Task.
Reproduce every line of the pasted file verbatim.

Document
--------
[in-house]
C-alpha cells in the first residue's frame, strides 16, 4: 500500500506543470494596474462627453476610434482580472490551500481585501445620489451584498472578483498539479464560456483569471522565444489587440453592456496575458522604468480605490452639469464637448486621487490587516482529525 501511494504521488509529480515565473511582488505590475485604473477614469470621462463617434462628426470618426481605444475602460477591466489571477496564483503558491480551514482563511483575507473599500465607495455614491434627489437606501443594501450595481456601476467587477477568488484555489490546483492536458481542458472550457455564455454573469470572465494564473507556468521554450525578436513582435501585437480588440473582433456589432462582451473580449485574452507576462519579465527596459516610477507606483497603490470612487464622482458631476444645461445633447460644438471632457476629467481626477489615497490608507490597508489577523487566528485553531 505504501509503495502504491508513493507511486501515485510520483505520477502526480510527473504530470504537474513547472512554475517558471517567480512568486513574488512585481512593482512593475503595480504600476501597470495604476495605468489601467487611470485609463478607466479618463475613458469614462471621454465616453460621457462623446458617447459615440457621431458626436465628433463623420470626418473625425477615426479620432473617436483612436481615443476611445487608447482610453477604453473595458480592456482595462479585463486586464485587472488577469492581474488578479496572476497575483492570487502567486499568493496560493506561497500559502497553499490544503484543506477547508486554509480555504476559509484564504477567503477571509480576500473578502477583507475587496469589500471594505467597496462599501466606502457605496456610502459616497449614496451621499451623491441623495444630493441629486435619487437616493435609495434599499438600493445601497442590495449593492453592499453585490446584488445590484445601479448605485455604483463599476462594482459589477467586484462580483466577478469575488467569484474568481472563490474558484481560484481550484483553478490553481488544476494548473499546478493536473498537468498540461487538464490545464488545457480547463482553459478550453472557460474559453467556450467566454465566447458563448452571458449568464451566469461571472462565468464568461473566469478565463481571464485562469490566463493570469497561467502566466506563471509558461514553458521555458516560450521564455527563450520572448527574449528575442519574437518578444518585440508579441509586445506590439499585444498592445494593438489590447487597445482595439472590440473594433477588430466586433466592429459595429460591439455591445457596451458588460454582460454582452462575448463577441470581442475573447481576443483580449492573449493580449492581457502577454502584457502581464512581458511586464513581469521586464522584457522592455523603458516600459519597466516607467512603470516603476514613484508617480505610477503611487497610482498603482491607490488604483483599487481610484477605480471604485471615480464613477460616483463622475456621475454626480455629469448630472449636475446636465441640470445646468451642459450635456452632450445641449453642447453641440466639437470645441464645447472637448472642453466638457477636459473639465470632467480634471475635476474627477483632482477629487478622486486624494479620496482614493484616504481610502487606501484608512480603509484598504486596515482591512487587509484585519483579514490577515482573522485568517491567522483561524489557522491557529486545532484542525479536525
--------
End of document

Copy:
[in-house]
C-alpha cells in the first residue's frame, strides 16, 4: 500500500506543470494596474462627453476610434482580472490551500481585501445620489451584498472578483498539479464560456483569471522565444489587440453592456496575458522604468480605490452639469464637448486621487490587516482529525 501511494504521488509529480515565473511582488505590475485604473477614469470621462463617434462628426470618426481605444475602460477591466489571477496564483503558491480551514482563511483575507473599500465607495455614491434627489437606501443594501450595481456601476467587477477568488484555489490546483492536458481542458472550457455564455454573469470572465494564473507556468521554450525578436513582435501585437480588440473582433456589432462582451473580449485574452507576462519579465527596459516610477507606483497603490470612487464622482458631476444645461445633447460644438471632457476629467481626477489615497490608507490597508489577523487566528485553531 505504501509503495502504491508513493507511486501515485510520483505520477502526480510527473504530470504537474513547472512554475517558471517567480512568486513574488512585481512593482512593475503595480504600476501597470495604476495605468489601467487611470485609463478607466479618463475613458469614462471621454465616453460621457462623446458617447459615440457621431458626436465628433463623420470626418473625425477615426479620432473617436483612436481615443476611445487608447482610453477604453473595458480592456482595462479585463486586464485587472488577469492581474488578479496572476497575483492570487502567486499568493496560493506561497500559502497553499490544503484543506477547508486554509480555504476559509484564504477567503477571509480576500473578502477583507475587496469589500471594505467597496462599501466606502457605496456610502459616497449614496451621499451623491441623495444630493441629486435619487437616493435609495434599499438600493445601497442590495449593492453592499453585490446584488445590484445601479448605485455604483463599476462594482459589477467586484462580483466577478469575488467569484474568481472563490474558484481560484481550484483553478490553481488544476494548473499546478493536473498537468498540461487538464490545464488545457480547463482553459478550453472557460474559453467556450467566454465566447458563448452571458449568464451566469461571472462565468464568461473566469478565463481571464485562469490566463493570469497561467502566466506563471509558461514553458521555458516560450521564455527563450520572448527574449528575442519574437518578444518585440508579441509586445506590439499585444498592445494593438489590447487597445482595439472590440473594433477588430466586433466592429459595429460591439455591445457596451458588460454582460454582452462575448463577441470581442475573447481576443483580449492573449493580449492581457502577454502584457502581464512581458511586464513581469521586464522584457522592455523603458516600459519597466516607467512603470516603476514613484508617480505610477503611487497610482498603482491607490488604483483599487481610484477605480471604485471615480464613477460616483463622475456621475454626480455629469448630472449636475446636465441640470445646468451642459450635456452632450445641449453642447453641440466639437470645441464645447472637448472642453466638457477636459473639465470632467480634471475635476474627477483632482477629487478622486486624494479620496482614493484616504481610502487606501484608512480603509484598504486596515482591512487587509484585519483579514490577515482573522485568517491567522483561524489557522491557529486545532484542525479536525